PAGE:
I am using k-fold cross-validation to generate a confusion matrix for a classifier. I need to calculate 95% confidence intervals for the number of times each class is predicted when run against a bunch of input data.

So if my output after running 2000 samples through the classifier is:

Class A: 100
Class B: 1400
Class C: 500

I want to be able to report:

Class A: 100   +- (some value for a 95% interval)
Class B: 1400  +- (some value for a 95% interval)
Class C: 500   +- (some value for a 95% interval)

The interval for each class would depend on how good the classifier is for that class as indicated by the confusion matrix.

If this makes sense please give me some hints. Otherwise please point me in a better direction. I need something simple to report to unsophisticated users.


3 Answers 3


The question makes good sense. It is specifically noted that the contingency table is a result of cross-validation. Witten et al's Data Mining book (based around Weka) discusses a modified T-Test for (Repeated) Cross-Validation. A T-Test implicitly defines a confidence interval. Given we have a CV and each cell is an averaged statistic, CIs do exist per cell, although they will be most commonly calculated for the marginal statistics, and directly or via those for whole of table statistics.

In the following paper I explore adaptation of various generalizations of the confidence intervals applied to correlation to useful multiclass cases, and validate with monte carlo simulation, but it is difficult give a clear recommendation as the same measure can be overly conservative in some cases, and insufficiently conservative in others, nonetheless a reasonably choice is suggested and illustrated in simulations across a range of parameterizations:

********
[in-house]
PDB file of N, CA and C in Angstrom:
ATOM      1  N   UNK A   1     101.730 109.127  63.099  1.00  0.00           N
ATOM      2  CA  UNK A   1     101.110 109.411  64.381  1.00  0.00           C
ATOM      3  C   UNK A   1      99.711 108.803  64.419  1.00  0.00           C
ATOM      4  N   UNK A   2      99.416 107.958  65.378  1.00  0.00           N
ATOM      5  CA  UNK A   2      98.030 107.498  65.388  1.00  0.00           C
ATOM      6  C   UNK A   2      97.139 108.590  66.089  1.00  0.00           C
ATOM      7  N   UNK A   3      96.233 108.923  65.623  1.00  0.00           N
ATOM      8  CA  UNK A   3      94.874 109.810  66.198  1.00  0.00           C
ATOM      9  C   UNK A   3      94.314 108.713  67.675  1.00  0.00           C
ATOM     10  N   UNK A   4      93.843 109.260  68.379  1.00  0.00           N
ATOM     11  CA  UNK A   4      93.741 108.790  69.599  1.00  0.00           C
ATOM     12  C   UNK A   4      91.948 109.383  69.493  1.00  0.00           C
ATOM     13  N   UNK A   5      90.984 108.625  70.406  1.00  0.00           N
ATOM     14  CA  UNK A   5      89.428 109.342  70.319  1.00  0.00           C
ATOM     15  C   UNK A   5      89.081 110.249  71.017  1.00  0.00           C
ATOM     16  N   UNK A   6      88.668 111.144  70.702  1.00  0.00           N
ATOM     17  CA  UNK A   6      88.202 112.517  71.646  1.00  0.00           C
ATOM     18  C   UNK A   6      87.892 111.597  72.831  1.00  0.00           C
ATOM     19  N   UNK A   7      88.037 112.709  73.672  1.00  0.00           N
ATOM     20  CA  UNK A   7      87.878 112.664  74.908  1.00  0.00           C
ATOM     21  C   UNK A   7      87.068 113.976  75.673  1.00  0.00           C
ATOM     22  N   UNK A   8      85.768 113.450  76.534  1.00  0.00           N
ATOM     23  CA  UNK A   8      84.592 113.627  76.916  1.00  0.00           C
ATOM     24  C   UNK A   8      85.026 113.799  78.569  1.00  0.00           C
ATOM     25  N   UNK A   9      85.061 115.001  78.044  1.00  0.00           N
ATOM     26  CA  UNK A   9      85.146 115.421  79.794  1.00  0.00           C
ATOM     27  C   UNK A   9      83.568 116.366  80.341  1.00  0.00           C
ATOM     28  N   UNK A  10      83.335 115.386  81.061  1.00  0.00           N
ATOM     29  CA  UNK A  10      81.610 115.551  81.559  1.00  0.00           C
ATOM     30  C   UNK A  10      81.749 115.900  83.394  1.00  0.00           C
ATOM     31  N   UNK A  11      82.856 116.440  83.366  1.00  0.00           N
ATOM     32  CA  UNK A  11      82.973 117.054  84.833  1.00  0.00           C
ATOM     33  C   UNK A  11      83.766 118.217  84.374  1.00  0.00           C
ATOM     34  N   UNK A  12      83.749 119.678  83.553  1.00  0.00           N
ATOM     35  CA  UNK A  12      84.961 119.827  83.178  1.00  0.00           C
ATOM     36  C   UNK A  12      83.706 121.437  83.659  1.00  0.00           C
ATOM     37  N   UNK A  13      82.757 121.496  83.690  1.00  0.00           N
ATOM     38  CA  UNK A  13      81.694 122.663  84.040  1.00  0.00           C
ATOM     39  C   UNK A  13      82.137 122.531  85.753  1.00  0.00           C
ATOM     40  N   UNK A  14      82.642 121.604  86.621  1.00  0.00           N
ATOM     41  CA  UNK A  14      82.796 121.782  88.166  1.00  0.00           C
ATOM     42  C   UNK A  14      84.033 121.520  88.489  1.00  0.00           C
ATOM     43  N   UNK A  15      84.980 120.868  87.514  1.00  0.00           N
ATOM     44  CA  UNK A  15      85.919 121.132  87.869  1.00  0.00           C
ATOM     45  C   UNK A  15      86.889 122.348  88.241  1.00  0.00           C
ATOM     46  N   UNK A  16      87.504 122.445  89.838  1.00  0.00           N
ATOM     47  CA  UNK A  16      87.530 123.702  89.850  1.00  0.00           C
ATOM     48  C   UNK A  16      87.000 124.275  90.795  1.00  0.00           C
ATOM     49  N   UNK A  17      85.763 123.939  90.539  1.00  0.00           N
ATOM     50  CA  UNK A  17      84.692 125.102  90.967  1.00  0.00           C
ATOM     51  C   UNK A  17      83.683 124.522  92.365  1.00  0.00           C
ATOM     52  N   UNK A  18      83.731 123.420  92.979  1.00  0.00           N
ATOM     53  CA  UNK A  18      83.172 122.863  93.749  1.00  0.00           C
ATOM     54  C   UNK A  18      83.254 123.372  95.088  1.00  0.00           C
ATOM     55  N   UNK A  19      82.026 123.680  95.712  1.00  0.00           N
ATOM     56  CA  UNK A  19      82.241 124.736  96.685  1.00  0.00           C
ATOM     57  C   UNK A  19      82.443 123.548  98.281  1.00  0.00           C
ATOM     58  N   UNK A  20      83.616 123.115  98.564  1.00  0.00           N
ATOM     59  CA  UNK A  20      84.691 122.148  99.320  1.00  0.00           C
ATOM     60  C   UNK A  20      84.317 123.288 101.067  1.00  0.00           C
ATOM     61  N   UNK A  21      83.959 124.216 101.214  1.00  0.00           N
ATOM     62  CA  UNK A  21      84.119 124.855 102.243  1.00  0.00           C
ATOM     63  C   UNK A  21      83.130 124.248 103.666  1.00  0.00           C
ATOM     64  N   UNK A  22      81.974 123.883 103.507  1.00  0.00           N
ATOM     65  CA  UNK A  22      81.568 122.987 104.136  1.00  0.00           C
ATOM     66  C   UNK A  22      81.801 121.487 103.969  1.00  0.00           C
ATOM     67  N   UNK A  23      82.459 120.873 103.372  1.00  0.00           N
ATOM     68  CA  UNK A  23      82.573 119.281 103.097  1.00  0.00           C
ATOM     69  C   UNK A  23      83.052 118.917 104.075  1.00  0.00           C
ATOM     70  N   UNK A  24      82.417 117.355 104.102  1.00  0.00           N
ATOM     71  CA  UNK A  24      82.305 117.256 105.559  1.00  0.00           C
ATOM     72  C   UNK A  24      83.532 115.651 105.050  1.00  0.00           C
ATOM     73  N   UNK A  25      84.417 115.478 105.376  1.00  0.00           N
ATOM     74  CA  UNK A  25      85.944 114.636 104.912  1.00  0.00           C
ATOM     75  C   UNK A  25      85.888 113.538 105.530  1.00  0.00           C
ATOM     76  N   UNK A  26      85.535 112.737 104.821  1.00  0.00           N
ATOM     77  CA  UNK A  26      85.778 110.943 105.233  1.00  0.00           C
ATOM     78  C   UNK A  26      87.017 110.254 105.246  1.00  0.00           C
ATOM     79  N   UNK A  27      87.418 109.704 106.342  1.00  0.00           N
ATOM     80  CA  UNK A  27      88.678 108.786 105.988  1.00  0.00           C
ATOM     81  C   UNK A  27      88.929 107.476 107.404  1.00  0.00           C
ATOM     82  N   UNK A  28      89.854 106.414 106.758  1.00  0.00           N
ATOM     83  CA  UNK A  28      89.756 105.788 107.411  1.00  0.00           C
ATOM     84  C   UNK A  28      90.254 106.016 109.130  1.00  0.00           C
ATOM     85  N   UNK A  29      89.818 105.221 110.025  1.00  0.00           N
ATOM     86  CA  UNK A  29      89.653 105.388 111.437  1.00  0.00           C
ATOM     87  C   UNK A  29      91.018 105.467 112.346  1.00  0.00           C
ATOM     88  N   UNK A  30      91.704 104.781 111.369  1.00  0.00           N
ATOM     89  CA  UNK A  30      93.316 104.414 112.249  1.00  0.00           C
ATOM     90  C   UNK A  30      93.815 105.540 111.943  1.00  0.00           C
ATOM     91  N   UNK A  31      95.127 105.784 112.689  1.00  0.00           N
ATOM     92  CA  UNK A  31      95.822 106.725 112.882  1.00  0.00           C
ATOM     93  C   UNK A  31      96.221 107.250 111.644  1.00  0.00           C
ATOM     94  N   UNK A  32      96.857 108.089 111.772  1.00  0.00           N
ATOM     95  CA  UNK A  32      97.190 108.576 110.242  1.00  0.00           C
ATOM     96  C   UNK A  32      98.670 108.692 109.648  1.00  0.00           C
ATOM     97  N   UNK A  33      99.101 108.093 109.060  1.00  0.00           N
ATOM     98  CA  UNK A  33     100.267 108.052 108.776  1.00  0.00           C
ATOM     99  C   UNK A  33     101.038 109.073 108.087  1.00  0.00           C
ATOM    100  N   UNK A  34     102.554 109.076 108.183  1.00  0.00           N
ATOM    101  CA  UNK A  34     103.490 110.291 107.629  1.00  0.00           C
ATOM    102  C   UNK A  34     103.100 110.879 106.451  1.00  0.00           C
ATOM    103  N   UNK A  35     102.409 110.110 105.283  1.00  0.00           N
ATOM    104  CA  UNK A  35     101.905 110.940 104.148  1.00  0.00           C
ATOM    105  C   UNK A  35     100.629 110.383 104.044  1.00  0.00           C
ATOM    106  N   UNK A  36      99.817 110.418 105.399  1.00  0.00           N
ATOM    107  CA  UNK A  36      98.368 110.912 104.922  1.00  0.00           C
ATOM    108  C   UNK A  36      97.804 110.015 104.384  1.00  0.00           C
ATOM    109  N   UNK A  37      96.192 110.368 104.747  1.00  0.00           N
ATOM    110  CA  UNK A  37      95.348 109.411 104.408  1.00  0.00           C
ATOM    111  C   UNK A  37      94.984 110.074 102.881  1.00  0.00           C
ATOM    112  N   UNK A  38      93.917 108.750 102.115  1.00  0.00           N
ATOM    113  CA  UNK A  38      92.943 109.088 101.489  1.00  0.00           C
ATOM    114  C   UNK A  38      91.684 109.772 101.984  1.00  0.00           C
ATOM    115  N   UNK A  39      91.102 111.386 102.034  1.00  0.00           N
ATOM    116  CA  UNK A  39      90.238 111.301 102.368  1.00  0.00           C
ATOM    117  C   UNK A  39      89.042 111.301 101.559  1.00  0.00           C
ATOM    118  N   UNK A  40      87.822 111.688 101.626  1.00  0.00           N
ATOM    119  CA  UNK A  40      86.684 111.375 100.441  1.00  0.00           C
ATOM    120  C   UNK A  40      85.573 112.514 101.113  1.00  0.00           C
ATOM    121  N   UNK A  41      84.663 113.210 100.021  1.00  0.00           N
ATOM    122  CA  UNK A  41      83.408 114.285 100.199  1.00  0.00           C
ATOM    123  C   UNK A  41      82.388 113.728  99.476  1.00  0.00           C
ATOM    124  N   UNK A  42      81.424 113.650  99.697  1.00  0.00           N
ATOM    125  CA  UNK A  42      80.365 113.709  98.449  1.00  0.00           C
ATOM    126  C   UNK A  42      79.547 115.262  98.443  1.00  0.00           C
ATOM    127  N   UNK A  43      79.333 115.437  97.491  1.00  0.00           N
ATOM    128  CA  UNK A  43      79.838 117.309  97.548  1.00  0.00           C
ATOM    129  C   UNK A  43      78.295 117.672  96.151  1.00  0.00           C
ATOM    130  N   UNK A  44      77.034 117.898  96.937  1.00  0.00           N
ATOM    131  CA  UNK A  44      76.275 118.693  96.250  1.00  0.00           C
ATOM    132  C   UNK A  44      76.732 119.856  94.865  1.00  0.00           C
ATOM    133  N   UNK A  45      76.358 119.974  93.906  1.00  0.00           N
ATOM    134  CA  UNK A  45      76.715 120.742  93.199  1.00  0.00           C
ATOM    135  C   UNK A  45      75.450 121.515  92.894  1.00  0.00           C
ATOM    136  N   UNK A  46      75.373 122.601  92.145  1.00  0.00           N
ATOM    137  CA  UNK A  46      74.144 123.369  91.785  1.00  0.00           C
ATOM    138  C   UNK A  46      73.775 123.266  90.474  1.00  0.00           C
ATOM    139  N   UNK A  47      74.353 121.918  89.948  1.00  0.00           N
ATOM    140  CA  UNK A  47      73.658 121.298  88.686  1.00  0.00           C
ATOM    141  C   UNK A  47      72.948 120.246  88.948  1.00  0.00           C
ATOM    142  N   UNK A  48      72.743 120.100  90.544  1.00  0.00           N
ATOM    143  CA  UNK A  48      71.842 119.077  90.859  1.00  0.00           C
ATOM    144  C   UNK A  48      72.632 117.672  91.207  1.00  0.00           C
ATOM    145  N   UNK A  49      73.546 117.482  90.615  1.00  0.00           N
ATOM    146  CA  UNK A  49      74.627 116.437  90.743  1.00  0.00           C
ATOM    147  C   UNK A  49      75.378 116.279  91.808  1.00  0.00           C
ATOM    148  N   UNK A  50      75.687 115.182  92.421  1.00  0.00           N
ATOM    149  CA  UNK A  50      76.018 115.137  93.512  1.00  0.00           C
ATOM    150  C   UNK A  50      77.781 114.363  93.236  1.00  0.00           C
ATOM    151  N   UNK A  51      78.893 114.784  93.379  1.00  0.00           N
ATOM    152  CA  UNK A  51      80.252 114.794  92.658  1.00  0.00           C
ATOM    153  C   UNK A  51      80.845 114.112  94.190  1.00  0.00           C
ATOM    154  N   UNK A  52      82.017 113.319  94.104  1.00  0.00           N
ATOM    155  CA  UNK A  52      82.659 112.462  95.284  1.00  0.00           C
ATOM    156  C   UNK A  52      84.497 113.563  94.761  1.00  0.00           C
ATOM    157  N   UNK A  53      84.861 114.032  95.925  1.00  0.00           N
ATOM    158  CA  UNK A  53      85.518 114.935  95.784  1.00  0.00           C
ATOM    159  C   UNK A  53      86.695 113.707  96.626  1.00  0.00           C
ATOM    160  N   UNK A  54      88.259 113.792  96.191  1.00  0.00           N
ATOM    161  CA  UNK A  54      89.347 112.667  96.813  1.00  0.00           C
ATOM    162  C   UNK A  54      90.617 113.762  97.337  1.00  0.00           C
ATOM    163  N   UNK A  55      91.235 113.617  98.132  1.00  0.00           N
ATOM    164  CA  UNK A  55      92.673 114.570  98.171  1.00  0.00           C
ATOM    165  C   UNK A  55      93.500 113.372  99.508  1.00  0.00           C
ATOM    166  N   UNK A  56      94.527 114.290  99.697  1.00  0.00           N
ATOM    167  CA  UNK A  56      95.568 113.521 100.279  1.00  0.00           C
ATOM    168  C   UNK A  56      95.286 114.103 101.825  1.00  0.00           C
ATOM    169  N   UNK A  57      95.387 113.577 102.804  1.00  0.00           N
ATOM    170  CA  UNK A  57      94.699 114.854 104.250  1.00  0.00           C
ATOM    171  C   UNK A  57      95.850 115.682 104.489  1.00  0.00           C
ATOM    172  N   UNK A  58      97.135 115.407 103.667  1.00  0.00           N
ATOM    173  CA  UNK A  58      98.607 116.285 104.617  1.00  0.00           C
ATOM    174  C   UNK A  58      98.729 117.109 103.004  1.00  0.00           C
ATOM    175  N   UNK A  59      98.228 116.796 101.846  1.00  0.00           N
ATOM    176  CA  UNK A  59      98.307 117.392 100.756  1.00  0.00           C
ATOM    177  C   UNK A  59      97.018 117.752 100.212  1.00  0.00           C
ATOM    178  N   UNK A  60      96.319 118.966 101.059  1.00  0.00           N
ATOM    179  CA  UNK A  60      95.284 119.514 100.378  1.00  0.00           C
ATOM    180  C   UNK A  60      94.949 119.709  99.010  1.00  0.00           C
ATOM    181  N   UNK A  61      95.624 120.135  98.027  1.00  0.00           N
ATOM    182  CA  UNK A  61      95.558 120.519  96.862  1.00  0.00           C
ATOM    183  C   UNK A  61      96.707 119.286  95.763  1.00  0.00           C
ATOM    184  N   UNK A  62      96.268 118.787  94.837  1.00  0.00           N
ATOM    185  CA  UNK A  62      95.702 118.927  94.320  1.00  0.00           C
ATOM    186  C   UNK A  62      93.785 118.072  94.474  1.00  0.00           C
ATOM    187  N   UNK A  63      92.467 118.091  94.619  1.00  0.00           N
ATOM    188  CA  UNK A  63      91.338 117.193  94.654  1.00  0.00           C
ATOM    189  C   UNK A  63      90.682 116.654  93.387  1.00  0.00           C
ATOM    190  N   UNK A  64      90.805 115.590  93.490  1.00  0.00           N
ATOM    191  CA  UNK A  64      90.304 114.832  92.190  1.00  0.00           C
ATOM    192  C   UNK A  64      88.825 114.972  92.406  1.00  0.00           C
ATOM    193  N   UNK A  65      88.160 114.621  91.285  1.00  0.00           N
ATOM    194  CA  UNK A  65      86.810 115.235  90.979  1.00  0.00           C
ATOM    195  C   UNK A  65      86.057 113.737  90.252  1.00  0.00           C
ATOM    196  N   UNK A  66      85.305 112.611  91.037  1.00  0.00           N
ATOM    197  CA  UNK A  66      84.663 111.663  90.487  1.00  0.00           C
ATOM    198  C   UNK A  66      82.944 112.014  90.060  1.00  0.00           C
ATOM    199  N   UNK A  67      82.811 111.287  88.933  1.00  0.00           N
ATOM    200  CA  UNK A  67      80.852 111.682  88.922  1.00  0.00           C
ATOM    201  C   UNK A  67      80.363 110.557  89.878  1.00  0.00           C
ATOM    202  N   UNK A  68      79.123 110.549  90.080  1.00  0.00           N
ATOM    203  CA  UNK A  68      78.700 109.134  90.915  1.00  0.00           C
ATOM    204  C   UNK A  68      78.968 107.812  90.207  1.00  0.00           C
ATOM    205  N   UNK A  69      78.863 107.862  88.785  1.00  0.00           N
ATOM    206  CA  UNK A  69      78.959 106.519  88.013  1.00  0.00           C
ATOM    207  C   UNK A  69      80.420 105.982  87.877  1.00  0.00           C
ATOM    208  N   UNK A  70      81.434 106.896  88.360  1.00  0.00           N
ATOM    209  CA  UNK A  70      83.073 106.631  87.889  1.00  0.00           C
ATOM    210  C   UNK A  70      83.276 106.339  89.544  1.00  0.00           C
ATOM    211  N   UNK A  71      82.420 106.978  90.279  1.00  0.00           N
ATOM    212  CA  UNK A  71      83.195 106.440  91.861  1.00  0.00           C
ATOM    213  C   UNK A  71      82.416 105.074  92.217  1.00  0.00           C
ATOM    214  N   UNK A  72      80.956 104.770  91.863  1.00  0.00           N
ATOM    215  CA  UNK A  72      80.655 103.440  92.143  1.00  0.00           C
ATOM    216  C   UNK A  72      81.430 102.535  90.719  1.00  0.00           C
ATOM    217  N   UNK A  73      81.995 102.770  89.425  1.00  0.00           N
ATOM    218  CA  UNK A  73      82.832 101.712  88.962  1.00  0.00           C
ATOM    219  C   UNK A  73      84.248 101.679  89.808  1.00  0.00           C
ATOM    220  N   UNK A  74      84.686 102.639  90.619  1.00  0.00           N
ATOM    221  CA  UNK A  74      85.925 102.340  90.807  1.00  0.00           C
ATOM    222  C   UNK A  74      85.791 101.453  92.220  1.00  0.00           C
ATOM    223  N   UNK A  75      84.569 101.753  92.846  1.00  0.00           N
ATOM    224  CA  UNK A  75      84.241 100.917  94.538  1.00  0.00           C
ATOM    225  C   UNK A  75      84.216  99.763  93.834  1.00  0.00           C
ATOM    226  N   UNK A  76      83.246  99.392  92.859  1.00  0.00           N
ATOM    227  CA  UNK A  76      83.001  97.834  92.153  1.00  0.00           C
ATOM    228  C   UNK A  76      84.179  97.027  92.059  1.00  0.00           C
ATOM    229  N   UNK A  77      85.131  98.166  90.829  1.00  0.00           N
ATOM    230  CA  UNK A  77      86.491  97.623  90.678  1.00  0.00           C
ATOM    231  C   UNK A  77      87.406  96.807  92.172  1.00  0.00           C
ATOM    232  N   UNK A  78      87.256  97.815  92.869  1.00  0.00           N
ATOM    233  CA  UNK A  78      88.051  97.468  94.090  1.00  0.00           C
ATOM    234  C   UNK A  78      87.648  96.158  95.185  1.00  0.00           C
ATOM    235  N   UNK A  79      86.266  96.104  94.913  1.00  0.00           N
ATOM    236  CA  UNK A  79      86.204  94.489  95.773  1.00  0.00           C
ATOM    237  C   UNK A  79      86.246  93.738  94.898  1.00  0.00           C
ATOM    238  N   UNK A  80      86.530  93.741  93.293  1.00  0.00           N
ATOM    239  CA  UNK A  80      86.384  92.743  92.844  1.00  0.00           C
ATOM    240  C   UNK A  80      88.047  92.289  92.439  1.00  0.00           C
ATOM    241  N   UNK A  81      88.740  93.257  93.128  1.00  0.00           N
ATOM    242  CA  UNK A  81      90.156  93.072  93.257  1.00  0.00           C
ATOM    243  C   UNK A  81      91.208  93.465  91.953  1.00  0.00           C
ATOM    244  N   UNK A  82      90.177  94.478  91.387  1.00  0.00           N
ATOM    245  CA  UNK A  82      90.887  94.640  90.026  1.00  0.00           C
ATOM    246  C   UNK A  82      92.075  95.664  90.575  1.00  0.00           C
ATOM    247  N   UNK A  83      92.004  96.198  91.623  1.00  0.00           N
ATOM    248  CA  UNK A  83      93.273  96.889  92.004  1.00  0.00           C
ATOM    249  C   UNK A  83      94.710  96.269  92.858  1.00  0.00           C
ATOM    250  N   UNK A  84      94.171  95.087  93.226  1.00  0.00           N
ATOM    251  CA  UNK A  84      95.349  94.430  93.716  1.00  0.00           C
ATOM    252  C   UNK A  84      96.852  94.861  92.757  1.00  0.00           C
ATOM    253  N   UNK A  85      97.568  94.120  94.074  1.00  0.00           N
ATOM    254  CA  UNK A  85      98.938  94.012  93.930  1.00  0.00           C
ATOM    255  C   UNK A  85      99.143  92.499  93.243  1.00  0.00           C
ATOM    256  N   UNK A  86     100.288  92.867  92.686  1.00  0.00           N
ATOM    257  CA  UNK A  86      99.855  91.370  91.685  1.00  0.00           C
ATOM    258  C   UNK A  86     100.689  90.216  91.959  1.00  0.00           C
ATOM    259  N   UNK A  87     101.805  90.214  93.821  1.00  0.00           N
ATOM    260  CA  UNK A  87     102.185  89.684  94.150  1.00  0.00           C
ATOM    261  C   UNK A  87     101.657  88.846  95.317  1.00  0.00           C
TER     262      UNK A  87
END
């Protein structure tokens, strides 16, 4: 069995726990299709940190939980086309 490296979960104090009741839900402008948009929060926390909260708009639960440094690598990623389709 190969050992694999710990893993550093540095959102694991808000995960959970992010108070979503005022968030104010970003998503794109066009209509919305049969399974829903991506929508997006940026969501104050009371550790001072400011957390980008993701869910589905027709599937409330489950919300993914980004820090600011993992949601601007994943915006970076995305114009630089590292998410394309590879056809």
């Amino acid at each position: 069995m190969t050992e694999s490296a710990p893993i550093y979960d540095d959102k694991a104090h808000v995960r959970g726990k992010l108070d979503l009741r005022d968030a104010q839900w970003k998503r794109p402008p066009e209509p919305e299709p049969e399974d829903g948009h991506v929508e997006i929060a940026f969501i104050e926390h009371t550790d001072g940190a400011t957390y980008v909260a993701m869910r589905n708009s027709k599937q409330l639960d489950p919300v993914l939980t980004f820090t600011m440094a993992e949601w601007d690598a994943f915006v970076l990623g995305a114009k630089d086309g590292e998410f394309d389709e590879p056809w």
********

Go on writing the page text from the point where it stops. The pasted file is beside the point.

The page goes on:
Evaluation: from precision, recall and F-measure to ROC, informedness, markedness and correlation DMW Powers International Journal of Machine Learning Technology 2 (1), 37-63

It is possible to calculate recall and precision from a contingency table (divide a diagonal entry by the appropriate marginal sum) and their inverses (by the complement in the diagonal vs the margins - or simply to convert to binary tables) and define confidence intervals based on the Wald or Wilson techniques. A useful rule of thumb is introduced by Agresti et al for the normal distribution assumption at alpha=0.05, which is to add 2 positive and 2 negative examples. Tony Cai shows this is appropriate for the Binomial distribution and gives modified versions for the Negative Binomial (not applicable here) and the Poisson (arguably applicable, and used as an assumption in some of my derivations above).

The Poisson modification is probably most applicable here (think in terms of when another PpRr Predicted/Real pair might arrive) as it is focussed only on the class of interest and doesn't distributed errors/negativity amongst the other classes. It adds two more arrivals to a cell before calculating the statistics relating to that cell.

Wei Pan (2001) derives some other possible measures based around the binomial distribution and the T-test.